Helping university research count

It is always a pleasure when you have the opportunity to go out and share some of the experiences and learnings, you have had, to an audience who need the insights in order to improve their odds of turning ideas into successful startups.

I had such an opportunity the other day, when I visited the Panum Institute at the Faculty of Health and Medical Sciences at University of Copenhagen to talk about how to de-risk your business idea to a group of 60 Nordic researchers and ph.d.-students.

I thoroughly enjoy hanging out with researchers. One of the reasons is that I am deeply fascinated by what they do, how they work and how brilliant they are at coming up with novel discoveries. Part of my fascination is probably also that I know that I will never be in their league, and what is beyond reach somehow fascinates me.

But then there are – luckily – other things I think I am quite knowledgable about. One of those crucial areas is how to bridge the gap from the lab to the market, i.e. how to bring great research to life in the form of products and services that meet a real demand and can thus form the basis for a great business.

Getting in front of researchers to share that knowledge is key, I believe, because there is so much potential in ensuring that top class research gets a real life after the lab.

Today a lot of great research ends up in big corporations, and as such that is fine, because it ensures that the technology gets out there and gets used. But you have to ask yourself, what could happen if more of that research became spinouts in their own right creating new opportunities, new jobs and contributing to economic growth in society? That, to me, is the really exciting part.

For this to happen researchers need help. And a lot of it. When I meet young spinouts as part of the Danish Open Entrepreneurship programme, the spinouts fall into a couple of different buckets.

There are those that are really specialized, deeply techie and so niche, you just know it’s never going to be a company in itself but will most likely be acquired by some bigger corporate as a tech/IP acquisition.

And then there are those, where you immediately get a sense of how it could become a company in its own right with a product speaking clearly to a significant future customer base and with that the opportunity to actually create an impact and solving a problem.

Those are the interesting ones to me. And thus this is where I start to look deeper into the team. And what I see here is most often:

Deeply brilliant and experienced researchers with a big wish to see their research reach the market but with very little realistic idea about how to actually make that happen. Simply because they have never done it before, it’s not what they feel, they should be spending their time on, and – basically – it’s not what they should spend their time on.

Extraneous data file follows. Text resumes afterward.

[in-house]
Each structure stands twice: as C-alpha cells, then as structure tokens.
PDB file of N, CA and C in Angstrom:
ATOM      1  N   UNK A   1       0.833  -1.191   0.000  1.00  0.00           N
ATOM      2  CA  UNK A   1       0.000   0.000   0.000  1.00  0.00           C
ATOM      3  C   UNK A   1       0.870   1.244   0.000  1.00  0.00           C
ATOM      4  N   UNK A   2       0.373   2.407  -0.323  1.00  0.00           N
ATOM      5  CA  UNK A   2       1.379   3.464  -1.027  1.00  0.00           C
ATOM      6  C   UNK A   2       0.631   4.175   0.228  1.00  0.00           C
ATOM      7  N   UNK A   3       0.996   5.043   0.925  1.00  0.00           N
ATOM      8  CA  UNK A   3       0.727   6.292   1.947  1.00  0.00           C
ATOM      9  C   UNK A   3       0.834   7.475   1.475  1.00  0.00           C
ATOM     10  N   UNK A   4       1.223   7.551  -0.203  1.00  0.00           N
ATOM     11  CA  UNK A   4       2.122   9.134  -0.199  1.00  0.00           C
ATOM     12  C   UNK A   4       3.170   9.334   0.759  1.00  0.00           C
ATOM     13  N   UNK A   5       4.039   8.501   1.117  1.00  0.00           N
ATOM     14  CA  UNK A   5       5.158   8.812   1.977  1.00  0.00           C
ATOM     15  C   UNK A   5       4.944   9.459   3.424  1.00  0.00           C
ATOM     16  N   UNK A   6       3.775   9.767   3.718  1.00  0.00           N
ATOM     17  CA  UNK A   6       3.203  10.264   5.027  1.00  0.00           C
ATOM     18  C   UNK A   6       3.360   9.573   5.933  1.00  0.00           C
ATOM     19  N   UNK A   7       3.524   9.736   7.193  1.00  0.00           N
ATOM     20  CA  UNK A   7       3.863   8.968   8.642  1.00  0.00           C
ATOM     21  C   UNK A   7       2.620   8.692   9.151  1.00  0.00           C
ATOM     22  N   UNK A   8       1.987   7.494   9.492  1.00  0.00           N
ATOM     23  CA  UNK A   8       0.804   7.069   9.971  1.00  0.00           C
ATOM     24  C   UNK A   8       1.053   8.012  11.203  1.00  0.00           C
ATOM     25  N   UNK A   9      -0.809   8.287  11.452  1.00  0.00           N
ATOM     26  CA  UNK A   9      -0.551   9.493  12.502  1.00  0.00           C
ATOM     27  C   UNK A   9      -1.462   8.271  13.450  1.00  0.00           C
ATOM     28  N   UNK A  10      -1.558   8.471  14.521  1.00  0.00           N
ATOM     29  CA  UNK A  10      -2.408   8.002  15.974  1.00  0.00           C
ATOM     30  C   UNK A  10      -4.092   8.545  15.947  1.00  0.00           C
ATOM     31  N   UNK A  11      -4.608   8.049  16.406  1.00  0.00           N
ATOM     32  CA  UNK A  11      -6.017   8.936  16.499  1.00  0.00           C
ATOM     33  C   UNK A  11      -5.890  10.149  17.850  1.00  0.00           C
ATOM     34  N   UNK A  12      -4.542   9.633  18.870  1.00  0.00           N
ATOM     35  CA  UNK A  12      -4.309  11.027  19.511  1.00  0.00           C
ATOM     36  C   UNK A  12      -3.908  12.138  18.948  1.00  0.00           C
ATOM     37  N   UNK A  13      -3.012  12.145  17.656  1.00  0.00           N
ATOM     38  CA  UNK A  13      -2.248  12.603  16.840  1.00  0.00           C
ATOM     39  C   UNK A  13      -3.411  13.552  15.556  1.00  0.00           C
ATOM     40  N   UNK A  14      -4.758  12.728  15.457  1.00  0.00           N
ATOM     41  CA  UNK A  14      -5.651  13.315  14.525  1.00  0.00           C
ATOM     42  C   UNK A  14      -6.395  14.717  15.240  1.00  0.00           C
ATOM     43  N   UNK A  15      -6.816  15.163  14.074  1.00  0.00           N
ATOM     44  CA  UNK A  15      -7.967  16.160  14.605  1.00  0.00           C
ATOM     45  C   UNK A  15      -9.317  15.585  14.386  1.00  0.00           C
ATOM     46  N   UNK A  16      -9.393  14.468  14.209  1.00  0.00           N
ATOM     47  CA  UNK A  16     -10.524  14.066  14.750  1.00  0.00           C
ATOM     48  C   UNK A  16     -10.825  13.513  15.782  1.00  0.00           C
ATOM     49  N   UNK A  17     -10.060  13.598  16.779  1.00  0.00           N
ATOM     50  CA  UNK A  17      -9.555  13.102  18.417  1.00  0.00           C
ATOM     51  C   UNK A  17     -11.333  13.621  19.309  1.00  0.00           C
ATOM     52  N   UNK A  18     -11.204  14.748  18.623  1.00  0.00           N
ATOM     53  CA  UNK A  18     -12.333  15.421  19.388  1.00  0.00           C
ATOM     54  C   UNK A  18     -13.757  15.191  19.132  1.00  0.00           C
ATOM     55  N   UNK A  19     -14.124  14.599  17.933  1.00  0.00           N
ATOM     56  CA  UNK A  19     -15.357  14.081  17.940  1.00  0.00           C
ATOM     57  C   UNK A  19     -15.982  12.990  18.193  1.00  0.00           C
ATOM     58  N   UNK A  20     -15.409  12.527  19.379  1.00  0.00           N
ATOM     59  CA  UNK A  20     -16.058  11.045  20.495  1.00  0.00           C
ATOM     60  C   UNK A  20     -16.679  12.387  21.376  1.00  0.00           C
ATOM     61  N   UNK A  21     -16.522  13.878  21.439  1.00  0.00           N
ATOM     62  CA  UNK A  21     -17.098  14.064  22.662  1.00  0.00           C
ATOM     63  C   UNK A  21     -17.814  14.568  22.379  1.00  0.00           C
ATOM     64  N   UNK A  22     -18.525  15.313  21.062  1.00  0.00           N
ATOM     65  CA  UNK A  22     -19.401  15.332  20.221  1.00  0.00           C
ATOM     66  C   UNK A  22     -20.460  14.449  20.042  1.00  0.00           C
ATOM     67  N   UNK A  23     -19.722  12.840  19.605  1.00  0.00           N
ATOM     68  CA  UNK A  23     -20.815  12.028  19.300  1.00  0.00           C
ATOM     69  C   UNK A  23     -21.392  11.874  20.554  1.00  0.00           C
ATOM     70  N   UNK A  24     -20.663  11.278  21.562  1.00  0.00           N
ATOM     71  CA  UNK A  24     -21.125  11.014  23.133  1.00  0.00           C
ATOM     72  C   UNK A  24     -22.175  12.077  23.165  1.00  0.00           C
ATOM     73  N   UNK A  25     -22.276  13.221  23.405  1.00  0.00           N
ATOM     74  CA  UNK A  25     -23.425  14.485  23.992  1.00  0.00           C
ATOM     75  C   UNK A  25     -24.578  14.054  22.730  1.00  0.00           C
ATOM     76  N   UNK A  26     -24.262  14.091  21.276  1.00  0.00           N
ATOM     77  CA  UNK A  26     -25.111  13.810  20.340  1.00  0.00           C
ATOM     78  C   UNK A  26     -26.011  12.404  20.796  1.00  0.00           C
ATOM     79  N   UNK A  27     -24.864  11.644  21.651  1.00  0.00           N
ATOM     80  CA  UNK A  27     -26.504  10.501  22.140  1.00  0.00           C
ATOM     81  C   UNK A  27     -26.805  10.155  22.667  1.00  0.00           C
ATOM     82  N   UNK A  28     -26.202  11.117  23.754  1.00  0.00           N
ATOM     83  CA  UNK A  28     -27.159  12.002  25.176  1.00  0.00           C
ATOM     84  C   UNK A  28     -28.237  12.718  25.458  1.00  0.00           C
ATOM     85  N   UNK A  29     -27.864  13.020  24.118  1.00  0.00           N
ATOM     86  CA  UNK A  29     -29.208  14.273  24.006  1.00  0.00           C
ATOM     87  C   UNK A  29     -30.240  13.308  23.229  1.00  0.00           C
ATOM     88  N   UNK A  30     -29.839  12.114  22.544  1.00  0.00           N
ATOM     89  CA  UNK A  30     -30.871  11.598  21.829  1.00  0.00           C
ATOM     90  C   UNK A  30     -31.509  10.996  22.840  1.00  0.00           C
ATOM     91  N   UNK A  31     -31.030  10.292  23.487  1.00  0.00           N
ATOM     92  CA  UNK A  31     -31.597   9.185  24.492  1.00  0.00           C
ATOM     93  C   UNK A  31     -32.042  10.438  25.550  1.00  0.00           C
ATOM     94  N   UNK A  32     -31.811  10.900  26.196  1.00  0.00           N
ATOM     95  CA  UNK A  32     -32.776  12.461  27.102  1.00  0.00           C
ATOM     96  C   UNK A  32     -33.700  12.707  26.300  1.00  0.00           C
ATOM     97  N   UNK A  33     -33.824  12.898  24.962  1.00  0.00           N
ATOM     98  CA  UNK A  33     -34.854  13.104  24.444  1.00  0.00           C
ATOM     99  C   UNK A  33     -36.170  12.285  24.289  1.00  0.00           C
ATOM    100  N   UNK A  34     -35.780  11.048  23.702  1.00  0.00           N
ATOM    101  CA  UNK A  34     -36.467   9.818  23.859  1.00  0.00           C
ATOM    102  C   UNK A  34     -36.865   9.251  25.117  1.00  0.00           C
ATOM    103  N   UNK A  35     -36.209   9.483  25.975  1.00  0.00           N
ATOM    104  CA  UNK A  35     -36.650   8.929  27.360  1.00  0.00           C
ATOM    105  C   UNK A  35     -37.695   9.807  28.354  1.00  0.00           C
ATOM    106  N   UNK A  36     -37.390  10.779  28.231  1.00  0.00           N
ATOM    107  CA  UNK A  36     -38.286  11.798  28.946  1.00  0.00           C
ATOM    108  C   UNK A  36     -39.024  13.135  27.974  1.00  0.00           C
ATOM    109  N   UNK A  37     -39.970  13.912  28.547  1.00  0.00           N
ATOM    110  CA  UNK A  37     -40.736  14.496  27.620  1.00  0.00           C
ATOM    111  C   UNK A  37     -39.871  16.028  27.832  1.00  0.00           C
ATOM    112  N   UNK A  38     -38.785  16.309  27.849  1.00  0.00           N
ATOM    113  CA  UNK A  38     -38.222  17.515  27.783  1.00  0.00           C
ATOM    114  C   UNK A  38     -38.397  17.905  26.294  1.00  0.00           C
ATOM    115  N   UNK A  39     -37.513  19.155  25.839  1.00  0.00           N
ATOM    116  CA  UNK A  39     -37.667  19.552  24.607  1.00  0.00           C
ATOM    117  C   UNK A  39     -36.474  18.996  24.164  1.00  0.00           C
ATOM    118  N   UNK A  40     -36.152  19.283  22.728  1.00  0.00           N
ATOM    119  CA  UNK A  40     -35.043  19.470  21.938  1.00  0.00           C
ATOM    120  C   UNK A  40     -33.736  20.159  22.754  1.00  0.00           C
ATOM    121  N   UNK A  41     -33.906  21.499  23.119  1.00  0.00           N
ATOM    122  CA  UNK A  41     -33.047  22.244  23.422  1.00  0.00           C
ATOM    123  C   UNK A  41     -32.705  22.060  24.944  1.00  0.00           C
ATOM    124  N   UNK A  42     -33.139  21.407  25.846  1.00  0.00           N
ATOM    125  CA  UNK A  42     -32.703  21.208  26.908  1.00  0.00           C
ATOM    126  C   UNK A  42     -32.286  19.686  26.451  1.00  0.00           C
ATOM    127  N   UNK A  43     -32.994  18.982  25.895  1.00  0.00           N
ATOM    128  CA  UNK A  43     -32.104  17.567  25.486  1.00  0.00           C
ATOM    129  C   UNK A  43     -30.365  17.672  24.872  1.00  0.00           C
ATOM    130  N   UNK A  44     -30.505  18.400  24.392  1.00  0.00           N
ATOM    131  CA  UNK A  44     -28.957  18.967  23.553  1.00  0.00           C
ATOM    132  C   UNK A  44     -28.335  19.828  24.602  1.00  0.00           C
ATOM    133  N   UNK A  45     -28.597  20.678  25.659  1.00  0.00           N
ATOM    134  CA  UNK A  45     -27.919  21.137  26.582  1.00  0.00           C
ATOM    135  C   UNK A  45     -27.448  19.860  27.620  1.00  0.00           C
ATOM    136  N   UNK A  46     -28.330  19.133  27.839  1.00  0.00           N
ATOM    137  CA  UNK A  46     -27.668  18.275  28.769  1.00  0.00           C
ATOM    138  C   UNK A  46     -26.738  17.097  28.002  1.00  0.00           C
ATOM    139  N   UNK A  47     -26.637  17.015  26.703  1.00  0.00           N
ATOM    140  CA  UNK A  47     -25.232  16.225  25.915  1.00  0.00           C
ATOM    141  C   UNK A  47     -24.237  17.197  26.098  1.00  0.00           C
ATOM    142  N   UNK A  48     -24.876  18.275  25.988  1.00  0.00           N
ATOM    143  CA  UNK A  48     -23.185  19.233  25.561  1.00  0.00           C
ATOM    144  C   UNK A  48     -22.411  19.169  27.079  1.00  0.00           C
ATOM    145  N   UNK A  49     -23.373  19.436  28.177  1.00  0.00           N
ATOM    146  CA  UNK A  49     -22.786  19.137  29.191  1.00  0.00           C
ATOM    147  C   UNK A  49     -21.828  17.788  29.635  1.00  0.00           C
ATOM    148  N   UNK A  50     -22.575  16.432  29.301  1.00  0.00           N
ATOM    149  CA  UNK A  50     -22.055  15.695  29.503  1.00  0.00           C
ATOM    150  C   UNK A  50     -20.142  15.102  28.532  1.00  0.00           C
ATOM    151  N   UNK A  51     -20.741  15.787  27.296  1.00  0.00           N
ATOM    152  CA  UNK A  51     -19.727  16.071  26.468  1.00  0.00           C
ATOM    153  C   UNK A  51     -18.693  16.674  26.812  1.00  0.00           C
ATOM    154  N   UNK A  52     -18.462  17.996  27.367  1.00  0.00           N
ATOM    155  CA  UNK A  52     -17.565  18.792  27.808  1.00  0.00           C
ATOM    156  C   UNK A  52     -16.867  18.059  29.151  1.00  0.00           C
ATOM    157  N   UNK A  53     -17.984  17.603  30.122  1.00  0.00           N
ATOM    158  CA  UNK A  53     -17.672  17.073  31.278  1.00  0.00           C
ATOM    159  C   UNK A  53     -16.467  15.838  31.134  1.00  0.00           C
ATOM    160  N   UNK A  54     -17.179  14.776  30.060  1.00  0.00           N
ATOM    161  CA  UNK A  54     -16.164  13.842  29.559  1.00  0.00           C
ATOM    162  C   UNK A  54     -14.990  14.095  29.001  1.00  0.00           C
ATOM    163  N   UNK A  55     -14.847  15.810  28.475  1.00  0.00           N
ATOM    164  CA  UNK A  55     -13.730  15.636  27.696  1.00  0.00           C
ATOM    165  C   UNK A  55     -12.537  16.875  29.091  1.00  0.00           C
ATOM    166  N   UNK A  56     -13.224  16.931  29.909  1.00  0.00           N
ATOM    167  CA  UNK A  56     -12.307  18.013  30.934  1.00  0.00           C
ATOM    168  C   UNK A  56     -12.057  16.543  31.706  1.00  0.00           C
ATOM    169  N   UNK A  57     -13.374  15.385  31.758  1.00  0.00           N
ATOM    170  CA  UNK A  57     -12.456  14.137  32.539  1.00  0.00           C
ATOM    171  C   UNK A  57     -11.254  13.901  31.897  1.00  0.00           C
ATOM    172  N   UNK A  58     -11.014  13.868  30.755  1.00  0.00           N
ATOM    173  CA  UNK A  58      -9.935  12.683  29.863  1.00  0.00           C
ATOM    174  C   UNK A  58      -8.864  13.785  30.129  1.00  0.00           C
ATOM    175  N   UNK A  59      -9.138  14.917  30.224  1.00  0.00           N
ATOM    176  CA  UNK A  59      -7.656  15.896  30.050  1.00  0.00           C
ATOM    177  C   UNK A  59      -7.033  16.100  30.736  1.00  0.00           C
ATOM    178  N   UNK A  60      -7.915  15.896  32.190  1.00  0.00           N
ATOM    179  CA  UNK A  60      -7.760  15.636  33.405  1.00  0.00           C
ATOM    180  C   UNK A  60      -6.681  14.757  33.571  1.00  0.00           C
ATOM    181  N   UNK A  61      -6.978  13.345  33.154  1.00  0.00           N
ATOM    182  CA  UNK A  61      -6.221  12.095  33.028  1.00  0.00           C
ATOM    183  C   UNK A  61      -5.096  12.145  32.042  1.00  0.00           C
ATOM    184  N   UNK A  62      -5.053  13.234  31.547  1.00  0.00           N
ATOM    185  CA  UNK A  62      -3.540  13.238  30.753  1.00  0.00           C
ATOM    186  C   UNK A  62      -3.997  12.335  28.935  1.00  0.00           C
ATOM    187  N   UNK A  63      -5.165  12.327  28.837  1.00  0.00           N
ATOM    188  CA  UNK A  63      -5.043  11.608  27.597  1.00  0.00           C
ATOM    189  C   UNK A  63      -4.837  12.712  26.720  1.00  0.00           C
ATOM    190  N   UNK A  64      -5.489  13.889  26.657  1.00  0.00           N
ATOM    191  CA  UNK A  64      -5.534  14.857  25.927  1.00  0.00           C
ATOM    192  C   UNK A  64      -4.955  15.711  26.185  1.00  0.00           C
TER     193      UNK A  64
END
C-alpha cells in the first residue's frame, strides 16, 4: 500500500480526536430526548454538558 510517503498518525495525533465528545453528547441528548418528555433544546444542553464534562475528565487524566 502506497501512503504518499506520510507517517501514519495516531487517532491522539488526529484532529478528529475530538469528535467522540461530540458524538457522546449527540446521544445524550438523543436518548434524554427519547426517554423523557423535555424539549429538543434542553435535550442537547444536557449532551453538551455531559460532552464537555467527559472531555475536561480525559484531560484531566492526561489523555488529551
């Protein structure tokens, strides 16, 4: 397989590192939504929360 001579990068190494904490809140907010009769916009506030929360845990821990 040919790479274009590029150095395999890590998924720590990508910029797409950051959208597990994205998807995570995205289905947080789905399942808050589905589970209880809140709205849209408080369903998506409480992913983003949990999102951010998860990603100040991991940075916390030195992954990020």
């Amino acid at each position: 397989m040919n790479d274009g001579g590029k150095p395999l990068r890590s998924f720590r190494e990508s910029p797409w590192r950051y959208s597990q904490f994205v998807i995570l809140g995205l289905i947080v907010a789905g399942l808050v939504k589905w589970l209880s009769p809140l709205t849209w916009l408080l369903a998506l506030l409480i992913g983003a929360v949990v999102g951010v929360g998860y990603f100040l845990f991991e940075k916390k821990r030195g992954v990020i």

This actually produces an interesting paradox. Because I would argue that when we talk about de-risking an idea for a startup, the process and structure you apply to that is actually very akin to the process you use, when you do research: You define a hypothesis, you test it using experiments, and you capture your learnings. And then you repeat, repeat and repeat until you have – hopefully – reached the intended outcome.

So you would argue that of all people, researchers are actually very well equipped to do de-risking for their own startups. Yet, a lot of the researchers struggle with this process. The reasons may wary, but I believe it has a lot to do with the fear of getting a ‘No’; the fear that what you have worked so hard on and been so committed to, will not get the anticipated reaction when you go outside the lab.

For the very same reason this is exactly where its great to get help from someone, who is not only more experienced about doing market research and de-risking but who is also not so personally attached to the research and technology in question. By admitting your own limitations and partnering up with someone to drive the external facing side of the emerging spinout, you may actually get very far with very little.

Why is that? Because the researcher already understands the mechanisms in de-risking, and you thus don’t have to spend time talking through the process and explain the mechanics. You can focus on getting the most critical hypothesis defined, design the experiments and capture the learnings. It can actually become quite an efficient process, and you could argue that only a little more than sheer mentoring for the researcher(s) could get you a long way.

However, mentoring is not enough. An equal commercial partner is needed for the researcher to increase the chances of ultimate startup success. And while getting help on the market de-risking in itself is a huge plus, the right people also bring a few other benefits that are equally important to the chances of success:

First of all, researchers need someone outside their research circle to help determine, when research and technology is ‘good enough’ to start testing. I seldom meet researchers who have a pragmatic view on this – the tendency is always to stay a bit longer in the lab, run yet another experiment, optimize the technology even further etc. In a worst case scenario what that essentially means is you can stay in the lab forever and never get the technology out to use.